In 10 years, acute myeloid leukemia (AML) has gone from a disease so mysterious that it was largely classified by hematopathologists based on the morphologic appearance of blasts1  to being one of the most well-understood human diseases classified based on relevant biological features2  and brimming with databases of thousands of patient samples profiled in countless ways.3-7  This rapid advance would be akin to introducing the Internet to a Bronze Age village, and just as that plot for a time travel movie would be expected to jumpstart a society, it was widely assumed that these advances in understanding the underpinnings of AML would lead to stunning improvements in clinical outcomes for this moribund disease. Because the most accessible and easily interpretable data involved a determination of the somatic mutations that defined each patients’ disease, it was perhaps inevitable that drug development would revolve around efforts to target these mutations, and this approach has permeated the conventional wisdom for the personalized manner in which we will treat AML. However, roughly 10 years after the first AML genome was fully sequenced, the list of drugs inspired by genomics is small, the pipeline for the development of other such targeted therapies is lean, the best clinical scenarios for use of these drugs is uncertain, and clinical outcomes today are not very different compared with our Bronze Age, when each patient’s disease was a mystery that we could not hope to understand. This review will focus on the genomically focused drugs that we have and when to use them, those that we may reasonably expect to hope for, and how our era distinguished by a sophisticated understanding of each patients’ disease biology may (or may not) contribute to improved outcomes for patients.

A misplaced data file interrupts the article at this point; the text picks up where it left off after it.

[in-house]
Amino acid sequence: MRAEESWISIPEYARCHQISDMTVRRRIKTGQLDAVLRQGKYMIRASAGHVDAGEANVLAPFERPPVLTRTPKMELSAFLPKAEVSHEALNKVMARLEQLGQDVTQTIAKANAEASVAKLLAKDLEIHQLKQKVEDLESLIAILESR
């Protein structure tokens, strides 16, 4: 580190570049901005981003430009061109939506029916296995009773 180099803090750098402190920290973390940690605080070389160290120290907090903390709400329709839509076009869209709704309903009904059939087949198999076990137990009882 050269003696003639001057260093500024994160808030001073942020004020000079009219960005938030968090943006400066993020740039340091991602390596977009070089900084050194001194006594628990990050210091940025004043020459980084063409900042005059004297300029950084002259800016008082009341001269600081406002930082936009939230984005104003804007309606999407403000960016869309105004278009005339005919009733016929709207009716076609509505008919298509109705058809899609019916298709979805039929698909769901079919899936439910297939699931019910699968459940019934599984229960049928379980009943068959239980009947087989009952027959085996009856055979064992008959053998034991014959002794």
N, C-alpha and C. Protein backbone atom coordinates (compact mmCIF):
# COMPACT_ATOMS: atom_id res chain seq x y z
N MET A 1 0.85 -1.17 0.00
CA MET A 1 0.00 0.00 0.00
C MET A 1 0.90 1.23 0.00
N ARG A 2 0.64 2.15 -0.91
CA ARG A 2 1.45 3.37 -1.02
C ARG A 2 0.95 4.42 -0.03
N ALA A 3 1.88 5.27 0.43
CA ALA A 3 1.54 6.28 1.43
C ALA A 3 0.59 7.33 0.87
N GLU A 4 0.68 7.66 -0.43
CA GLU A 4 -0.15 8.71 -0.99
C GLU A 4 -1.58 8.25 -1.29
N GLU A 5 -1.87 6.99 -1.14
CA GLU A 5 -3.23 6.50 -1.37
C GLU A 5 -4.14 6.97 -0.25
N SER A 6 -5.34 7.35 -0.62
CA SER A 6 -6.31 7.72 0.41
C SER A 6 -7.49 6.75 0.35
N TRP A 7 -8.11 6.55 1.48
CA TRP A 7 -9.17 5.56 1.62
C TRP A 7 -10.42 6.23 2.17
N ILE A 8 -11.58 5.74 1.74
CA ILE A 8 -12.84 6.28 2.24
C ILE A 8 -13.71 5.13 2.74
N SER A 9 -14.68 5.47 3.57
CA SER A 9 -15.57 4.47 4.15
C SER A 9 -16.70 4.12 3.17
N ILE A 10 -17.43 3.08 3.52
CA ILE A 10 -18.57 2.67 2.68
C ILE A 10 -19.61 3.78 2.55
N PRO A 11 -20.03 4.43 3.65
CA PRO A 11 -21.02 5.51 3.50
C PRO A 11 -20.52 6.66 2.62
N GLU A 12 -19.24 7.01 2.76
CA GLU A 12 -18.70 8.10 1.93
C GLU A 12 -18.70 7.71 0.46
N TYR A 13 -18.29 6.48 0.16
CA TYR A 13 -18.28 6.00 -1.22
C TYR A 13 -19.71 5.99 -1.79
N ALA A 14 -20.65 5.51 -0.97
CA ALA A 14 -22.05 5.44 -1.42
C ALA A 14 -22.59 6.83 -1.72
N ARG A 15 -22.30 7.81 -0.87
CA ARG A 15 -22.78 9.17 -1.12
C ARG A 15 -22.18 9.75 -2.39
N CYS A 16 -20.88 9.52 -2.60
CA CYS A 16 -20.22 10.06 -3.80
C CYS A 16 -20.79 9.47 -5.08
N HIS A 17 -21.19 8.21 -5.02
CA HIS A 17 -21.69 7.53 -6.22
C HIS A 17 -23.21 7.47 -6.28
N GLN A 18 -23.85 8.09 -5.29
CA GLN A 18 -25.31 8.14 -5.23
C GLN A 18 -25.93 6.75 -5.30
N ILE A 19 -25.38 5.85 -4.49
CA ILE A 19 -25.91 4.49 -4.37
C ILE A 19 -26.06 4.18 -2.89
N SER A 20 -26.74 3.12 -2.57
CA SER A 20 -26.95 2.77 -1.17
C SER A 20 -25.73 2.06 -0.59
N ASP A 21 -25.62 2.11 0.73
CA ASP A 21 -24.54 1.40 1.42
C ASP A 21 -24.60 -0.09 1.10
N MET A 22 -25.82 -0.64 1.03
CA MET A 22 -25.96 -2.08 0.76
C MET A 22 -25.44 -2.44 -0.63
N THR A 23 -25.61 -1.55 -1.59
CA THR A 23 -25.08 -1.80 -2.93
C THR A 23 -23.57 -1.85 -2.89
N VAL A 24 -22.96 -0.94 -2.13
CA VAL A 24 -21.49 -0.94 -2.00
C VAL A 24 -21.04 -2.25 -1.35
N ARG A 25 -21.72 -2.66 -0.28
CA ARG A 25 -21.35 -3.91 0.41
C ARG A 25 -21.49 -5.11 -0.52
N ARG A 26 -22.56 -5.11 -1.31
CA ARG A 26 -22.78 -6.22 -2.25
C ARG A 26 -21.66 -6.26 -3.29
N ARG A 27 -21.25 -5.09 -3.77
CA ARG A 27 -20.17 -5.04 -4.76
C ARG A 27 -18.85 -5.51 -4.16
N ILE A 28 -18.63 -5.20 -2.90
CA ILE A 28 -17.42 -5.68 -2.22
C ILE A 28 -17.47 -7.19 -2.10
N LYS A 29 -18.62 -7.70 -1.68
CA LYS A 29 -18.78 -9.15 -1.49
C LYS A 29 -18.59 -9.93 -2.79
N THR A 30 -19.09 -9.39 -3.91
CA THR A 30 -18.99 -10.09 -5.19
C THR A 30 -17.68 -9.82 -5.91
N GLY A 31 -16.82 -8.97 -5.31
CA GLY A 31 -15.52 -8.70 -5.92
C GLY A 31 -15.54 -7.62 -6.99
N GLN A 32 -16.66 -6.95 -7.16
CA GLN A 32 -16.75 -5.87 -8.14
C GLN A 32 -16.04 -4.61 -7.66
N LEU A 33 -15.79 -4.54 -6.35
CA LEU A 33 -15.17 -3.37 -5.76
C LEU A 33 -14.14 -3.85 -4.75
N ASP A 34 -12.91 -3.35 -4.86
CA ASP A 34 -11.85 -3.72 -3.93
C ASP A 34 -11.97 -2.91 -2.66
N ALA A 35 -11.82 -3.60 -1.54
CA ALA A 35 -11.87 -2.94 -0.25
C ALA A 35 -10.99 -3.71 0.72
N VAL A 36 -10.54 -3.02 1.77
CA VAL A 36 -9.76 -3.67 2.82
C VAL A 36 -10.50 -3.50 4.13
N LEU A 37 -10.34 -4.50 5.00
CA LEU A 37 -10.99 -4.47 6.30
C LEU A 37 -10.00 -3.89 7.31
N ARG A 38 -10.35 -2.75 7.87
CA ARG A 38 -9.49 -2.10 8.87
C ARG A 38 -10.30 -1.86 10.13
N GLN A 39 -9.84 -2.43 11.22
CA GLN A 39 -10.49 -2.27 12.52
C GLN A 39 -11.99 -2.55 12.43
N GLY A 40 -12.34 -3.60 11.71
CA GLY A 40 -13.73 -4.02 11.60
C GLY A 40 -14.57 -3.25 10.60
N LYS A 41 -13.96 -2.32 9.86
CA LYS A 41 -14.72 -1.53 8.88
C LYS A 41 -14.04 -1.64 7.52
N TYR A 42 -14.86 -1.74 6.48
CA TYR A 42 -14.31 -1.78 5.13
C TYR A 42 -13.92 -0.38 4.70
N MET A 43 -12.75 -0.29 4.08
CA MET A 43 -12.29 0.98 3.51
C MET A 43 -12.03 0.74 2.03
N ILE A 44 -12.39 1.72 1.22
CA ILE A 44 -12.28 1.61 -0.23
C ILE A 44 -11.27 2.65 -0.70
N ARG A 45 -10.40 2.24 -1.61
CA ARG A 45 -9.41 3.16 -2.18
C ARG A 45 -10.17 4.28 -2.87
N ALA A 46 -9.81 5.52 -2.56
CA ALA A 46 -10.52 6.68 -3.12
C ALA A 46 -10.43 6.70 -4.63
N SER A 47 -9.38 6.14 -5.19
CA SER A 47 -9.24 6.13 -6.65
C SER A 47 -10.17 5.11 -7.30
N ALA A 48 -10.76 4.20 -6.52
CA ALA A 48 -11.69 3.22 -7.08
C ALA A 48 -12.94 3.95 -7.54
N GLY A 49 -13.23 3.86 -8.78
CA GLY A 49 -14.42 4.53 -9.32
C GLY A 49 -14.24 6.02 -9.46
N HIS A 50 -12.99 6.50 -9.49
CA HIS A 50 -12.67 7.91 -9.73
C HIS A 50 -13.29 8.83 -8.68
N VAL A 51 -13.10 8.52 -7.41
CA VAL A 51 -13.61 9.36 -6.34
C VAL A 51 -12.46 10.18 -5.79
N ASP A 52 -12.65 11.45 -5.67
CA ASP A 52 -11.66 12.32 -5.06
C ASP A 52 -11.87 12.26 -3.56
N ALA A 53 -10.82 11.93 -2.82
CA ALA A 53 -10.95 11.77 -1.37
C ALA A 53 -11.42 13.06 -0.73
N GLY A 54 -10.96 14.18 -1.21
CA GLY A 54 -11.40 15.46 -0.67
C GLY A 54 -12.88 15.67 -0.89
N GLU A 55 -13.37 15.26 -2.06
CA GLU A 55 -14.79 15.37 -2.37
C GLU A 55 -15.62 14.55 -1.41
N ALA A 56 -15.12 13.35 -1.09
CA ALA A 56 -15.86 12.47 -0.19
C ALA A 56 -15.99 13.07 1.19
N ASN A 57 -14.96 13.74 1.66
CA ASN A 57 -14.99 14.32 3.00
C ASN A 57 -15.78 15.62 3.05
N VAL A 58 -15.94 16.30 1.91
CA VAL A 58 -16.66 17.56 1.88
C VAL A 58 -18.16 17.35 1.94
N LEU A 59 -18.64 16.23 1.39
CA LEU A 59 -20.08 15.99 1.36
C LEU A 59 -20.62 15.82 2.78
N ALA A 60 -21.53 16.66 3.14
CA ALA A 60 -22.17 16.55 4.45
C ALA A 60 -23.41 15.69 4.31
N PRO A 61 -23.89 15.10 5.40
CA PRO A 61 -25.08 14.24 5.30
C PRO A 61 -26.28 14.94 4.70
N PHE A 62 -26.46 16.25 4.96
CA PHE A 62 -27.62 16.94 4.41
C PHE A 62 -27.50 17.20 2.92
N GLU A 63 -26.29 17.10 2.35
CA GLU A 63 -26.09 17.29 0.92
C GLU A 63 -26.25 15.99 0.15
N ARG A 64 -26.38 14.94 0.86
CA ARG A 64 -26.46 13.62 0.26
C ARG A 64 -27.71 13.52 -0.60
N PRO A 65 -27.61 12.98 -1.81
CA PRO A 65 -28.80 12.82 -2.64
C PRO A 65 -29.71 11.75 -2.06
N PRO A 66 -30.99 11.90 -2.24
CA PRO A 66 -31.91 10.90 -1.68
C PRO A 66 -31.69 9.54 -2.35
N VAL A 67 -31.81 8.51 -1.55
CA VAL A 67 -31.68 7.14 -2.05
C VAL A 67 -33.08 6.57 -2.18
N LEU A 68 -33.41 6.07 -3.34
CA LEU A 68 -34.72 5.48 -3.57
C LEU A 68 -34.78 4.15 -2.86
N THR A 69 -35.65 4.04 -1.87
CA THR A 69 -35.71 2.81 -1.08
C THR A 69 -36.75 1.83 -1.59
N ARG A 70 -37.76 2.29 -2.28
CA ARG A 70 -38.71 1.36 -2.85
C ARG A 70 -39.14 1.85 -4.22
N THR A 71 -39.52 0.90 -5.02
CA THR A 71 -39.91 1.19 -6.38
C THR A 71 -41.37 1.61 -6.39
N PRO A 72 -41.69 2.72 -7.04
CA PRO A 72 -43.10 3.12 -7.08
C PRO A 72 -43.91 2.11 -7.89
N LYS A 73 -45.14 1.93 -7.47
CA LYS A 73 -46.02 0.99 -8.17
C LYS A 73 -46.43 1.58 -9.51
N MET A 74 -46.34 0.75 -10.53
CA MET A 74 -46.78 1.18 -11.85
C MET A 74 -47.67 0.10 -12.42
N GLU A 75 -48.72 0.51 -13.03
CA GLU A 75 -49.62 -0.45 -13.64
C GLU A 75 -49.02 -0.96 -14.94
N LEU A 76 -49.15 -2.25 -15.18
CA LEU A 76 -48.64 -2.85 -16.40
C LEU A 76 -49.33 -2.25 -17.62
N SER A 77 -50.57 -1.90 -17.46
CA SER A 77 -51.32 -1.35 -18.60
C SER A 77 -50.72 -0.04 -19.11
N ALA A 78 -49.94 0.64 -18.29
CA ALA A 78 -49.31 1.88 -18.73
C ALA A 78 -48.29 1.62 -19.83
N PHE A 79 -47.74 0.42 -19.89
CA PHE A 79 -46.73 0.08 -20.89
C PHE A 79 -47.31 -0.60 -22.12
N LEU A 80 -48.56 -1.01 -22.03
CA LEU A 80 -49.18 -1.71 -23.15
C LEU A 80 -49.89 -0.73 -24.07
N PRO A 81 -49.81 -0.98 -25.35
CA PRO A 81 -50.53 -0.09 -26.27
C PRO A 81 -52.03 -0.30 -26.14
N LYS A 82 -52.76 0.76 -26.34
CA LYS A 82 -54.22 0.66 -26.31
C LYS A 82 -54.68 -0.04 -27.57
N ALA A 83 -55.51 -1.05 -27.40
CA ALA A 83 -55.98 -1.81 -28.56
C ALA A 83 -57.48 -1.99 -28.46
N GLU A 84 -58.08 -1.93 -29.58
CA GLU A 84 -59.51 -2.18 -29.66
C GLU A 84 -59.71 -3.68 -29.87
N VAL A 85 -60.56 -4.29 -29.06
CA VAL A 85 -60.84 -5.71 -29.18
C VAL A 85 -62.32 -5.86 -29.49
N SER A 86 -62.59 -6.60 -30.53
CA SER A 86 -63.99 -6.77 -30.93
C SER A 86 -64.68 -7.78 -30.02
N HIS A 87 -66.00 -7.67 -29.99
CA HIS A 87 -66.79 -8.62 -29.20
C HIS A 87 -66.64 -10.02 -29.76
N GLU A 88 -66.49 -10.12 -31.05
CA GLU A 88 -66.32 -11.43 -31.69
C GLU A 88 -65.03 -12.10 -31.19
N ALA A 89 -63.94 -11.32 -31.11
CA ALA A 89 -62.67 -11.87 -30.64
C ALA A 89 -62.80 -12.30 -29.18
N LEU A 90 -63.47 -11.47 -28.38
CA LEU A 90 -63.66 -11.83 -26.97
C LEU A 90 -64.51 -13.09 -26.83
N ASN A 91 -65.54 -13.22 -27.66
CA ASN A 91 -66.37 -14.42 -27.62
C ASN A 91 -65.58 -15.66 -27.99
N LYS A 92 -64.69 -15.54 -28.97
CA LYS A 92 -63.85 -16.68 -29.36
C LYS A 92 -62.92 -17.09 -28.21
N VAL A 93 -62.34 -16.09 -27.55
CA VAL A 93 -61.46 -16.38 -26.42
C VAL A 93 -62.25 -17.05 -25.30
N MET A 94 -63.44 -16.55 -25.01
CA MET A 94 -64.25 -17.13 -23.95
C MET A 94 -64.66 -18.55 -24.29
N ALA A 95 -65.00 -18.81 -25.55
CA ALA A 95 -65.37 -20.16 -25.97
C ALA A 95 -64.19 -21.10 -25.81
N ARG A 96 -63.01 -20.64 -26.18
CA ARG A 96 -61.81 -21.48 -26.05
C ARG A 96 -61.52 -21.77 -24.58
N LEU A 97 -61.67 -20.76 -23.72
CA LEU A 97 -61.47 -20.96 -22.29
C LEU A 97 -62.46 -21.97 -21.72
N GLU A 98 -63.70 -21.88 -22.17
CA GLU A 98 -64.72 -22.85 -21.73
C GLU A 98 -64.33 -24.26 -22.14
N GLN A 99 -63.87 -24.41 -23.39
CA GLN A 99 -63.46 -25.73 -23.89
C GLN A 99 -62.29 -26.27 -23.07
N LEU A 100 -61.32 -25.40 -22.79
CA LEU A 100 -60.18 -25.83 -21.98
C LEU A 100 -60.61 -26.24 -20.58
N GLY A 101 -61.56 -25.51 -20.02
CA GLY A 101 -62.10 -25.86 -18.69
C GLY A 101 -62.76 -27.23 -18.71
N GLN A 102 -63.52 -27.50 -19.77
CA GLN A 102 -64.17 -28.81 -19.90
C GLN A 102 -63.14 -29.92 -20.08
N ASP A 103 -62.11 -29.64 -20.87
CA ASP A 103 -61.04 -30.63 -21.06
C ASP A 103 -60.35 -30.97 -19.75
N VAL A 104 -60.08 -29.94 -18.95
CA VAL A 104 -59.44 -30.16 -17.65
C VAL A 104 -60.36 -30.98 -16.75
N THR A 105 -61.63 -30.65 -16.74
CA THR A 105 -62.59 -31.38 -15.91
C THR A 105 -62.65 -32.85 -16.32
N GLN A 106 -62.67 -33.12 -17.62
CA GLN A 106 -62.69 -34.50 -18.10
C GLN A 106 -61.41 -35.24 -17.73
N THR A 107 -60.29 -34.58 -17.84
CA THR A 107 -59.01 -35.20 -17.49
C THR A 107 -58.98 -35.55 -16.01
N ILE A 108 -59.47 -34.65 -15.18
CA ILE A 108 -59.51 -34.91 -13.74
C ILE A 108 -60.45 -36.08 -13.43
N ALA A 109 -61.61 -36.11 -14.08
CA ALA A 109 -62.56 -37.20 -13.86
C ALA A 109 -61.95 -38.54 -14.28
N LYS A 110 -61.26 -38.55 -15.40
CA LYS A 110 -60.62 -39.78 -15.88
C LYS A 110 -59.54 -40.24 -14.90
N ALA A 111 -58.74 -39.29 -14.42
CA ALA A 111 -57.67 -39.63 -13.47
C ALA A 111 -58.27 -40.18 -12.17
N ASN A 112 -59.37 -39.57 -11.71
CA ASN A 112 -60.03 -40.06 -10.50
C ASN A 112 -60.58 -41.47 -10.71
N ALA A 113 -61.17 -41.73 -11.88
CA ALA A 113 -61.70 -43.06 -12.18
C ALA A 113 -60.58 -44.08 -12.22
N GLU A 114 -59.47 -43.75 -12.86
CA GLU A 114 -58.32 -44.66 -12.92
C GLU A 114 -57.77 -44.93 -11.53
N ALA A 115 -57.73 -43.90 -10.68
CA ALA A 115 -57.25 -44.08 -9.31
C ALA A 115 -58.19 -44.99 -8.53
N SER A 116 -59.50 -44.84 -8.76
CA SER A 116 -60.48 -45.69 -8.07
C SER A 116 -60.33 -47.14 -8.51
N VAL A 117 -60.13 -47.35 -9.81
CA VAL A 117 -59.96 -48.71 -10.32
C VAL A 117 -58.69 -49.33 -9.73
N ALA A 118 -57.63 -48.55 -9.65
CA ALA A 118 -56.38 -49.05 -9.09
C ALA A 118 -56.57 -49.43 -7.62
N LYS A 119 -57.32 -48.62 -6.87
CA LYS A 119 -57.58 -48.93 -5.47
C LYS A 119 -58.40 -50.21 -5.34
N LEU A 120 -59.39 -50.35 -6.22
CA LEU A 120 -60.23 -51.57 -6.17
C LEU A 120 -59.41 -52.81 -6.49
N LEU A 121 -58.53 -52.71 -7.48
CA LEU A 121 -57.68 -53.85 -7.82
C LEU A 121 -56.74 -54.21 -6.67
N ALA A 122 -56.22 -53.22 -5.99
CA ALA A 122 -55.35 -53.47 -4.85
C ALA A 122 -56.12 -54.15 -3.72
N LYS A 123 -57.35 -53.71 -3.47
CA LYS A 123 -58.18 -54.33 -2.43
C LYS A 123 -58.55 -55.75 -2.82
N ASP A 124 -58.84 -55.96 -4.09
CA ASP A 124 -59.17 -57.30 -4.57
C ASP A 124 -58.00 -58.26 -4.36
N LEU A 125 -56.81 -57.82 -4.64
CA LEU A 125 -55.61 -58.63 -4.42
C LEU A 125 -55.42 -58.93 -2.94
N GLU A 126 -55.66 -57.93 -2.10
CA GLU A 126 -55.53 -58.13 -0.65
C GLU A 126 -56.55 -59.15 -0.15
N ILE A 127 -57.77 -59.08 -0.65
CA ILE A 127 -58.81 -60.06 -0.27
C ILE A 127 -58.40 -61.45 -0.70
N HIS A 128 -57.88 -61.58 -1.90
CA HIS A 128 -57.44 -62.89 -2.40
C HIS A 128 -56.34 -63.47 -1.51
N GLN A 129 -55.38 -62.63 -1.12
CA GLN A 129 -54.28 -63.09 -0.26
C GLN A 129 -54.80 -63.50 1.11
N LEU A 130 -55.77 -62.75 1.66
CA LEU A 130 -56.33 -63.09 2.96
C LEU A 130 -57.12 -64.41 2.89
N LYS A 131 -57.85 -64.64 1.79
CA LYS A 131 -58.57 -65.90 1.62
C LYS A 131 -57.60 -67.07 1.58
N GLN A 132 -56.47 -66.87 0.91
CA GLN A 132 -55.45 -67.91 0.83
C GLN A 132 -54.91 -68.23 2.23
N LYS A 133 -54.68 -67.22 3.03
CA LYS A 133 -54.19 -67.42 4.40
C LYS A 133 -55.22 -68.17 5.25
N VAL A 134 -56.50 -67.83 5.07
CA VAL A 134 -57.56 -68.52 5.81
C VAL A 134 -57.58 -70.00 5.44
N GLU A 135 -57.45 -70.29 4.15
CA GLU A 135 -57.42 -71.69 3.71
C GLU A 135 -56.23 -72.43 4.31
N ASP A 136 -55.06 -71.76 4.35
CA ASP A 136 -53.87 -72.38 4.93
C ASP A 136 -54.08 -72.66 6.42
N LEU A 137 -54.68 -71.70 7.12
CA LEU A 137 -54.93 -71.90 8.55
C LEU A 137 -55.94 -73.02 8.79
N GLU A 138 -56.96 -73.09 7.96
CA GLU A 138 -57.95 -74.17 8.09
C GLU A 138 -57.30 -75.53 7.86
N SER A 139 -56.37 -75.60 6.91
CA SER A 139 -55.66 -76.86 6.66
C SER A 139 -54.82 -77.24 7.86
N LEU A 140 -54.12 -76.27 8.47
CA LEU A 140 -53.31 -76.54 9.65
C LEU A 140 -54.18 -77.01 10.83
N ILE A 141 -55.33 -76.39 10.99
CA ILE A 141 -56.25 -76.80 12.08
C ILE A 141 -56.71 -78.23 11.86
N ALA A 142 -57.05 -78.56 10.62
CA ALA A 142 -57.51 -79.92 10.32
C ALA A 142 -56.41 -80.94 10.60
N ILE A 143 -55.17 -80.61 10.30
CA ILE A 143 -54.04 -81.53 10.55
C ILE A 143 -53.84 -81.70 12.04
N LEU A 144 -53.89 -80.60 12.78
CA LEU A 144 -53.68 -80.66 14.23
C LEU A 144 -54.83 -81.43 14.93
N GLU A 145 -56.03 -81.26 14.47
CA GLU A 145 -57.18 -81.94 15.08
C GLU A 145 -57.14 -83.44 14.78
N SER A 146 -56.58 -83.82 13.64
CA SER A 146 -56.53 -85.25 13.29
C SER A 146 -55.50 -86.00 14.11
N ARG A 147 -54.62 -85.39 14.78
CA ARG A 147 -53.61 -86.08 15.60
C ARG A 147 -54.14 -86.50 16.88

New drugs inspired by genomics

There have been clear responses to the genomic era from the drug development field, which are best articulated by attempts to exploit the targets Fms-like tyrosine kinase 3 (FLT3) and isocitrate dehydrogenase (IDH).